The BREWER’S BLACKBIRDS present at Breeze Farms along West Gibbs Road continued to be observed through the period, with a pair of females photographed on 21 Jan (ph. Diane Lepkowski & Greg Moyers). These birds are being observed on private property, so for anyone who attempts to view them from the public roadway, please be respectful of the land owners. Sometimes, the flock sets up nicely in the trees along the road, but more often they are viewed on the muddy grounds of the horse stables.
After a jam-packed mid-January for unseasonal occurrences, late January brought only one species, the continuing YELLOW-THROATED WARBLER first noted 7 Dec 2017 (ph. Maggee Smith) at a private residence in the Aragona Village. Excitingly, after not being reported for almost a week after the snowfall event on 17 Jan, the bird magically reappeared on 24 Jan, and was observed through 26 Jan according to eBird reports. One wonders where the bird may have retreated to for that week, but what’s important is that it did survive the blizzard!
WEATHER: In a typical year, late January is expected to be the coldest of the thrice-monthly periods here in Virginia Beach, however thanks to a very unseasonal first few days this was strangely the warmest period of 2018 thus far. Average daily high temperatures rose 1.7° from 50.4° F in early January to 52.1° (+4.0° from prior 10-year average), with average daily low temperatures also increasing 2.2° from 31.8° to 34.0° F (+3.3° from prior 10-year average). Overall, temperatures ranged from a minimum of 24° F (on both 26 & 31 Jan) to a maximum of 72° (23 Jan). A total of 1.72” of rain fell during the period, with 1.03” recorded on Monday, 29 Jan. Minor snowfall accumulations occurred on 30 Jan as a minor nor’easter impacted the region. Maximum sustained winds at Oceana this period were 26 mph and gusts reached 37 mph (23 Jan). The highest predicted (harmonic) tide was to be 3.075 feet (8:48 AM on 31 Jan), however, due to the nor’easter brushing us, the maximum observed tide was 4.114 feet (8:00 AM on 30 Jan), the highest value so far in 2018; a maximum storm surge (observed minus predicted) of 1.513 feet occurred at 10:42 AM on 30 Jan. Sunrise/sunsets varied from 7:13 AM/5:17 PM (21 Jan) to 7:07 AM/5:28 PM (31 Jan), which means over all we gained 17 minutes of daylight during this period!
For those hoping to view every photograph submitted for Virginia Beach, please see this complete listing for the month of January located on eBird’s Media explorer by clicking here! Please remember, anyone with an eBird account also has the ability to rate these photographs (1-5 stars), and based on the aggregate rating, this is how eBird populates anything photograph driven on the website, particularly the Illustrated Checklists! So if you're one of the many folks who enjoy looking at photographs of birds, take some time to click them all and rate them, it helps make eBird better and better each day!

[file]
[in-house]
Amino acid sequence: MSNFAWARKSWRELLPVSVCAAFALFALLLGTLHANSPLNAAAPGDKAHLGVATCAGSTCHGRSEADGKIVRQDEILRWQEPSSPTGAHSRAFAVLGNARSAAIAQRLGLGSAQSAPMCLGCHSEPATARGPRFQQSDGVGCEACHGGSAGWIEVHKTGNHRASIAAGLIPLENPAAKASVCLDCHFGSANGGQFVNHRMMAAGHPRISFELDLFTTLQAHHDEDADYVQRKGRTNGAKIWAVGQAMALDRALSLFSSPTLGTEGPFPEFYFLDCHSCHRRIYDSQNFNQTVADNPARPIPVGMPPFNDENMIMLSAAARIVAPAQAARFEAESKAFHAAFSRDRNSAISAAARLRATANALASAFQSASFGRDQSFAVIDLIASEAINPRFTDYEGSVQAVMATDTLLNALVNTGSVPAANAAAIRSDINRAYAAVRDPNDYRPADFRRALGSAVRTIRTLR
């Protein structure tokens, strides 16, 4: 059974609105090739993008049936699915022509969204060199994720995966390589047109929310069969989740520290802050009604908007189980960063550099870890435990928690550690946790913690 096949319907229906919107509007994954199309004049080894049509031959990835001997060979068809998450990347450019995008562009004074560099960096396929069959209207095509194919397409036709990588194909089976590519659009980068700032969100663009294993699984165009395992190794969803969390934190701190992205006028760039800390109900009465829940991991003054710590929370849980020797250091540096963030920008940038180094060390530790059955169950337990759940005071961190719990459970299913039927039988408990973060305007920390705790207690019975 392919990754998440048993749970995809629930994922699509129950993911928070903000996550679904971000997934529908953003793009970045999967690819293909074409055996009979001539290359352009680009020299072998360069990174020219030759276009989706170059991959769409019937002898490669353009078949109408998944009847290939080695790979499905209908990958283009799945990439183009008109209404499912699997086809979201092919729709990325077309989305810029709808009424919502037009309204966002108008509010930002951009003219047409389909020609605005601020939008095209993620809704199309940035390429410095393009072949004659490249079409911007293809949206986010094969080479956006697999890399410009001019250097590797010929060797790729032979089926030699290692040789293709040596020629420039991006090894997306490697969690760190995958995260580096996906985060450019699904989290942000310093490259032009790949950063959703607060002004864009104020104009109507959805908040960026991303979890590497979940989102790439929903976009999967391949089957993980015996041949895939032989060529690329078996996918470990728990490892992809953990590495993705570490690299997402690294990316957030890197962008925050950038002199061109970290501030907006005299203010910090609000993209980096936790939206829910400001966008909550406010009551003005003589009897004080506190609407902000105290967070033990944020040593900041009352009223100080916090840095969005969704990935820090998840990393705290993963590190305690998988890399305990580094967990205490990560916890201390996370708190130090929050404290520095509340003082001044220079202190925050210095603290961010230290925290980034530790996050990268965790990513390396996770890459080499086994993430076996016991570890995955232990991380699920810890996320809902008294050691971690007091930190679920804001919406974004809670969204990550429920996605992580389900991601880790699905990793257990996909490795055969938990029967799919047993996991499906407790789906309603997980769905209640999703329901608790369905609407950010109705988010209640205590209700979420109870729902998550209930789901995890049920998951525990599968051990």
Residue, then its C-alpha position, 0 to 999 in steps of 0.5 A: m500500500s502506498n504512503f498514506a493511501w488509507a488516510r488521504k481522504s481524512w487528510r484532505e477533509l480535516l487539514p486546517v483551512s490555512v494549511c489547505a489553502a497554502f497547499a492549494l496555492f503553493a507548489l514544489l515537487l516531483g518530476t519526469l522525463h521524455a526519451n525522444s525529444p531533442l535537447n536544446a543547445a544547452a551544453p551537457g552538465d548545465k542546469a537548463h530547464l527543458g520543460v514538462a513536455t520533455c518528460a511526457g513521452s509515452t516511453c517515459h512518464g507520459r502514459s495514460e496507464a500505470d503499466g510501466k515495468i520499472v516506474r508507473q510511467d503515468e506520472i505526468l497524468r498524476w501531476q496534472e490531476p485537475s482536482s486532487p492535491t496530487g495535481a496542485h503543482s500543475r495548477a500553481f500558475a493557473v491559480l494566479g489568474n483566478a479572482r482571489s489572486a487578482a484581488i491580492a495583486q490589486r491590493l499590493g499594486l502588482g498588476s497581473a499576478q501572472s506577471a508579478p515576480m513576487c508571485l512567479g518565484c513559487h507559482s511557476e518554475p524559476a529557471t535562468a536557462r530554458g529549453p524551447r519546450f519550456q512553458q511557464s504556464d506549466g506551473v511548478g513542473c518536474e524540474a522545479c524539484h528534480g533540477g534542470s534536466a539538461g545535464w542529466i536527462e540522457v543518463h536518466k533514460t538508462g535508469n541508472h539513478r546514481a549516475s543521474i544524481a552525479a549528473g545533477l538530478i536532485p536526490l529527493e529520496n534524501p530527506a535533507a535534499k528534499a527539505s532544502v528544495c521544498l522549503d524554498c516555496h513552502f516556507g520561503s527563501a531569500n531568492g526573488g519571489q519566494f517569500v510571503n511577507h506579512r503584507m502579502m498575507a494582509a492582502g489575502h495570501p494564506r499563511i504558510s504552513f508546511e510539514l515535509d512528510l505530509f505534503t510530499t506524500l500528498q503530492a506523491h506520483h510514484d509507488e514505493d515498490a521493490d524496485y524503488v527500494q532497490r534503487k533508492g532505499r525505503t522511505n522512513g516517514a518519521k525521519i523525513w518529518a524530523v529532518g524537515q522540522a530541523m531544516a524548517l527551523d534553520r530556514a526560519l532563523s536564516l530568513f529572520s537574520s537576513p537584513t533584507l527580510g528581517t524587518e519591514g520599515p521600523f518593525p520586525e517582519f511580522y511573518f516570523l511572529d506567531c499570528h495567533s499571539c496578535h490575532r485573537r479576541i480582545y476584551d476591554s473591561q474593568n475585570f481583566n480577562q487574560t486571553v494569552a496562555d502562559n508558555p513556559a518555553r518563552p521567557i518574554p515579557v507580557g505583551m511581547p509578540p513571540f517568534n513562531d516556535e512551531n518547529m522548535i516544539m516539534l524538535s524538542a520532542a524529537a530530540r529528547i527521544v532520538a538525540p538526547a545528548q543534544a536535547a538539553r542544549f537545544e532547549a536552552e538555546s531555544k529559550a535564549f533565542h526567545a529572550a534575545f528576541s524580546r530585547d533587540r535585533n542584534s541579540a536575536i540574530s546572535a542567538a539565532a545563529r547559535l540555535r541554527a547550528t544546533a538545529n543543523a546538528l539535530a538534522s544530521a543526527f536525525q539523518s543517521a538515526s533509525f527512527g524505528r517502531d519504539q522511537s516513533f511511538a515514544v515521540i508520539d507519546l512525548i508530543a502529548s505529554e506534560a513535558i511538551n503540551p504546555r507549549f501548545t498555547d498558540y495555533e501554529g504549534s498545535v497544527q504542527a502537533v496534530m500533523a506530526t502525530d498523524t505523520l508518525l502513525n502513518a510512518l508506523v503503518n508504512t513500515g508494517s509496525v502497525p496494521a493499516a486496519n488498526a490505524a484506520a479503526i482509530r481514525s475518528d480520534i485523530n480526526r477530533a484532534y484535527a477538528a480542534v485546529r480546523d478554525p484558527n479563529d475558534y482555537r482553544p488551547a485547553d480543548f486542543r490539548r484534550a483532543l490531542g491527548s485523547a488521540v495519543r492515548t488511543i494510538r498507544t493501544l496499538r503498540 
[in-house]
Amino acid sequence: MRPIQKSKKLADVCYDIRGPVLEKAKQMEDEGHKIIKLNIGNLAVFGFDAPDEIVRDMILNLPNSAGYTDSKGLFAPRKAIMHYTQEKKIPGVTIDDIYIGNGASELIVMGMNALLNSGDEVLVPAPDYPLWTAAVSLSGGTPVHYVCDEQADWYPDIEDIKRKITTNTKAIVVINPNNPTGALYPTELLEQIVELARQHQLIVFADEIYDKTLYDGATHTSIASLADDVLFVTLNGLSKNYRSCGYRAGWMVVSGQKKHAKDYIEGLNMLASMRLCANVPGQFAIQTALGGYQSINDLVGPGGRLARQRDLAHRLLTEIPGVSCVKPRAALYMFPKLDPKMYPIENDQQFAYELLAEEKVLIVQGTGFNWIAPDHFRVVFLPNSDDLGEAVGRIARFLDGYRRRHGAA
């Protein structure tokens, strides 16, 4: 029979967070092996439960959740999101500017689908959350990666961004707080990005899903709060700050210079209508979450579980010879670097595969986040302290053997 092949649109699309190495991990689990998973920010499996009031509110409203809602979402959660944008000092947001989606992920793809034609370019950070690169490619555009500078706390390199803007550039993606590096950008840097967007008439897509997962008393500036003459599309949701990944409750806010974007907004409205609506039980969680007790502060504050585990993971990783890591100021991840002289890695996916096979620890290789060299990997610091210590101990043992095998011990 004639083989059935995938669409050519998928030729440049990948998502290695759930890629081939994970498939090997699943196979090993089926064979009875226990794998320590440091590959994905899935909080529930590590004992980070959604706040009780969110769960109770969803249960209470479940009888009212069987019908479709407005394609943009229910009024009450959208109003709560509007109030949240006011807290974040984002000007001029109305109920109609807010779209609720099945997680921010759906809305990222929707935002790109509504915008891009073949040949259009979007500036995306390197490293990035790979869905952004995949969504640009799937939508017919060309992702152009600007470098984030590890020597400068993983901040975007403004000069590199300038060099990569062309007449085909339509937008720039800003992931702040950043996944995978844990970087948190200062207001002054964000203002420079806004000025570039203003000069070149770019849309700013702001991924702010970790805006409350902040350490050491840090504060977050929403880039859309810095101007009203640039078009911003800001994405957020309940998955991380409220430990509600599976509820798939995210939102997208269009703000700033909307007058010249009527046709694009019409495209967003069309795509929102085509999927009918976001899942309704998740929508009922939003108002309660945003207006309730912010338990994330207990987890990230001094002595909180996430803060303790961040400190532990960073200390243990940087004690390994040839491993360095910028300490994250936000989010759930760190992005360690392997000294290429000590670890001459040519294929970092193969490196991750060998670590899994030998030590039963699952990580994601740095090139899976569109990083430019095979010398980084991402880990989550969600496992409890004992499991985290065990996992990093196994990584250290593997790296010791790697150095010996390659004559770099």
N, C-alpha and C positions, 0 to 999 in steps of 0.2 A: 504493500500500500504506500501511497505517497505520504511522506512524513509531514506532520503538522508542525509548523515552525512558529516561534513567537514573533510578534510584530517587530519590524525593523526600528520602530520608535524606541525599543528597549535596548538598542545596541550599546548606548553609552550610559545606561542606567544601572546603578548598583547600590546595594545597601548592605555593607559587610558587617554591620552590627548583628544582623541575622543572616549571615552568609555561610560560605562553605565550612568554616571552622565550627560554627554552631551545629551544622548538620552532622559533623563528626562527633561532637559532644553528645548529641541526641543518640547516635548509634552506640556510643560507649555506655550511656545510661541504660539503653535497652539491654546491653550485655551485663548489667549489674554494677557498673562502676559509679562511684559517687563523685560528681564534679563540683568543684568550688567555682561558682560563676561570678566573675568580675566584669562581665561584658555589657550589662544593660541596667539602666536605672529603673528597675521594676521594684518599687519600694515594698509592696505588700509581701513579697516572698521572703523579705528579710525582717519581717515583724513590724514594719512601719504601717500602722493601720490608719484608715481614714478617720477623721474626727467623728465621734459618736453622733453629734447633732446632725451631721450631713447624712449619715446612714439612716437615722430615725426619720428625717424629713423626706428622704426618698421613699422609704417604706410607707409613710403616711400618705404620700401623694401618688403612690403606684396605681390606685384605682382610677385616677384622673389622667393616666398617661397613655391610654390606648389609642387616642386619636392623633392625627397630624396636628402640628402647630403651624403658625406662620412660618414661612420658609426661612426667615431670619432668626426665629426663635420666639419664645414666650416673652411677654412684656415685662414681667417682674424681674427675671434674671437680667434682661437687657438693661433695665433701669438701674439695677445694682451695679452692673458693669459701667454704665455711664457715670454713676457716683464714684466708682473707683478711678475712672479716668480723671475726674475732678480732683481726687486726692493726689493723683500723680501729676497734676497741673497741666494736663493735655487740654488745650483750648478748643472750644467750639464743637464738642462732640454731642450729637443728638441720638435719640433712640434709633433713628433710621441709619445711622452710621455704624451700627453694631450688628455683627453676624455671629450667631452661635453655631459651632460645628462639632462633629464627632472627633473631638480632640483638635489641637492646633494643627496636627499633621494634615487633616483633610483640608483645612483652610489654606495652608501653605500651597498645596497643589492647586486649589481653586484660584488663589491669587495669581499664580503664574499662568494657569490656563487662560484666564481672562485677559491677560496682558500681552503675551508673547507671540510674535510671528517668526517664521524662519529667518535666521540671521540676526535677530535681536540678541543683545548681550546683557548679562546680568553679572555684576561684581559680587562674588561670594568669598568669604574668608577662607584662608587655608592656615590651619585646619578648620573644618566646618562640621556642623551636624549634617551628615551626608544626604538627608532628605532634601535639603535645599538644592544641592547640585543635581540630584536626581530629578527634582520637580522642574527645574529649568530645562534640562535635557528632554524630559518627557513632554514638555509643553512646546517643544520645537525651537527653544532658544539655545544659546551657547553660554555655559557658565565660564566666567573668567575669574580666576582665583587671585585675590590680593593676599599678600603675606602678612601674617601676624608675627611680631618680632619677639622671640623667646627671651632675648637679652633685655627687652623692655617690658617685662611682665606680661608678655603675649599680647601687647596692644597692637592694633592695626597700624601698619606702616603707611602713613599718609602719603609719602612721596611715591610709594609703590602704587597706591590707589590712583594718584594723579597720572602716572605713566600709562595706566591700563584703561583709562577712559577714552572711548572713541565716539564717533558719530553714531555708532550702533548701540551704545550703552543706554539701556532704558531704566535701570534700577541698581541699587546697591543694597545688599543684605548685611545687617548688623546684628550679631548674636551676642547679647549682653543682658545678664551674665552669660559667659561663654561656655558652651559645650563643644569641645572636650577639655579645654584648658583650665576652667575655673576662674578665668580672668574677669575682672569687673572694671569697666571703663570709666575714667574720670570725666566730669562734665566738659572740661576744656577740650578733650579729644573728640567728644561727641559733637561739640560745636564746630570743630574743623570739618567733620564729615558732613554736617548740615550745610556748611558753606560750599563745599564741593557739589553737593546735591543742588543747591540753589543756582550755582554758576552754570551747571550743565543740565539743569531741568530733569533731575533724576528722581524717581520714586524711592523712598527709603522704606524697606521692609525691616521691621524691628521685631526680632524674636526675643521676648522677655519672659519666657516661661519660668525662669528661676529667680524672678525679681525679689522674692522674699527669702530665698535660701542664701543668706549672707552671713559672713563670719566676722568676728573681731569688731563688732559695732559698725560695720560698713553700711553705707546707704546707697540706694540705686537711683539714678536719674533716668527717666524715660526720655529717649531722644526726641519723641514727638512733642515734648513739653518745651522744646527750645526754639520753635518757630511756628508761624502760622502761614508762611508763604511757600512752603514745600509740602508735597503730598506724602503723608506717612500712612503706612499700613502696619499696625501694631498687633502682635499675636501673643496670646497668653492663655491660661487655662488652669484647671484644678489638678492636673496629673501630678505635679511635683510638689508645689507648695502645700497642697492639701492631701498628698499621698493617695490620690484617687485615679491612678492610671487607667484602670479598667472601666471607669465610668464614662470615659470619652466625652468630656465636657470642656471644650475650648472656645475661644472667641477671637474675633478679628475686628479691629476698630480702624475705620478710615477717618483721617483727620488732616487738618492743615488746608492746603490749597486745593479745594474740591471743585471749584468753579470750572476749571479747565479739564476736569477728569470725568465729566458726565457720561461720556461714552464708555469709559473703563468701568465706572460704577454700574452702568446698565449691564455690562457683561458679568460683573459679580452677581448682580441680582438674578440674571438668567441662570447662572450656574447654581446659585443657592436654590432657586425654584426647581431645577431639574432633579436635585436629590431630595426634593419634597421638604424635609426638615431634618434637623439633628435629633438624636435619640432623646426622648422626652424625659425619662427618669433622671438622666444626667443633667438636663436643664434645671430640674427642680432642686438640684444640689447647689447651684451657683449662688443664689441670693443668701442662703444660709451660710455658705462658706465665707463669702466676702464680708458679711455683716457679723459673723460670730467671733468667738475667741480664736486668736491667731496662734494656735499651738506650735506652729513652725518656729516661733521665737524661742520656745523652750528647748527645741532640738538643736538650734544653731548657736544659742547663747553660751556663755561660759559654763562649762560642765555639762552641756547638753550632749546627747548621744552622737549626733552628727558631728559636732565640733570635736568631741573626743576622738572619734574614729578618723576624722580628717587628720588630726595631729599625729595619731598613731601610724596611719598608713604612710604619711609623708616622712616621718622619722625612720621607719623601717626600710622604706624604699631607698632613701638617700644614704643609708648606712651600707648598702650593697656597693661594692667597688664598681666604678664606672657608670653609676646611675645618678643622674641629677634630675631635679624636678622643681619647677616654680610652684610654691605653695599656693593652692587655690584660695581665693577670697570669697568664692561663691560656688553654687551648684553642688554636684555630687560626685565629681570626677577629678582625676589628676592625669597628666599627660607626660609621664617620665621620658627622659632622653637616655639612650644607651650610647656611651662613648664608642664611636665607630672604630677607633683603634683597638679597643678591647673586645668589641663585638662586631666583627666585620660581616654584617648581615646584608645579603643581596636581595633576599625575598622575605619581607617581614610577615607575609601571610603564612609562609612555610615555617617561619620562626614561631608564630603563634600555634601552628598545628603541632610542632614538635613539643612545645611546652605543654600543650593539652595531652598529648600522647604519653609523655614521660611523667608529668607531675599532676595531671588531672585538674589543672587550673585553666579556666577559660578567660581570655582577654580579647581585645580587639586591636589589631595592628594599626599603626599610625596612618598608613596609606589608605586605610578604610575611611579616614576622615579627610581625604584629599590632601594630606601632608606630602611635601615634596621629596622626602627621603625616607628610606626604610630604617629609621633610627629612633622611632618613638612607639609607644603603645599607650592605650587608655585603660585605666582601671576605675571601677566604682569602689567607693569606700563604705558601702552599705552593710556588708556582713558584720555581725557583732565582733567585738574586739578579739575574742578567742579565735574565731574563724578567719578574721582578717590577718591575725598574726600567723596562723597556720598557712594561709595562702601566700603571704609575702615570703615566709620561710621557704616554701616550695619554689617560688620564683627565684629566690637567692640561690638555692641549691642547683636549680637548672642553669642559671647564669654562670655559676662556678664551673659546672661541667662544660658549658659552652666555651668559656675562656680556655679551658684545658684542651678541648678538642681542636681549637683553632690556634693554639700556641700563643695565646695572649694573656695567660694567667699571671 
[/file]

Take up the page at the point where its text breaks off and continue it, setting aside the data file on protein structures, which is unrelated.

LOOKAHEAD: While their numbers seem to have dwindled with the late month melting of the ice on freshwater lakes, the remaining gull and duck flocks along the coast need continual checking, and there are likely some rare birds unbeknownst to all of us hiding right in plain sight. Rudee Inlet is still providing great birds, as Razorbills have shown up recently though in single digit counts only not like last year when during early February thousands were being observed just off the coast. Though the LeConte’s Sparrow has not been observed at Princess Anne WMA recently, it is likely still somewhere in the Beasley Tract, among many other sparrows. We don’t have any expected arrivals for the near future, but as soon as spring arrives, that information will begin being posted here again. As always, make sure to report your finds to eBird so the data can be used to adjust the expected arrival dates and to view the full listing of each species’ “average expected arrival dates”!
For further information regarding this thrice-monthly, online publication, please visit the Journal Overview Page which provides an in-depth explanation of the format, layout and composition of the journal. As always, thank you for reading, and please leave me a comment below (you may use your Facebook, Gmail or other accounts to easily do so), or just click the Heart icon to the lower right of this post to let me know you stopped in!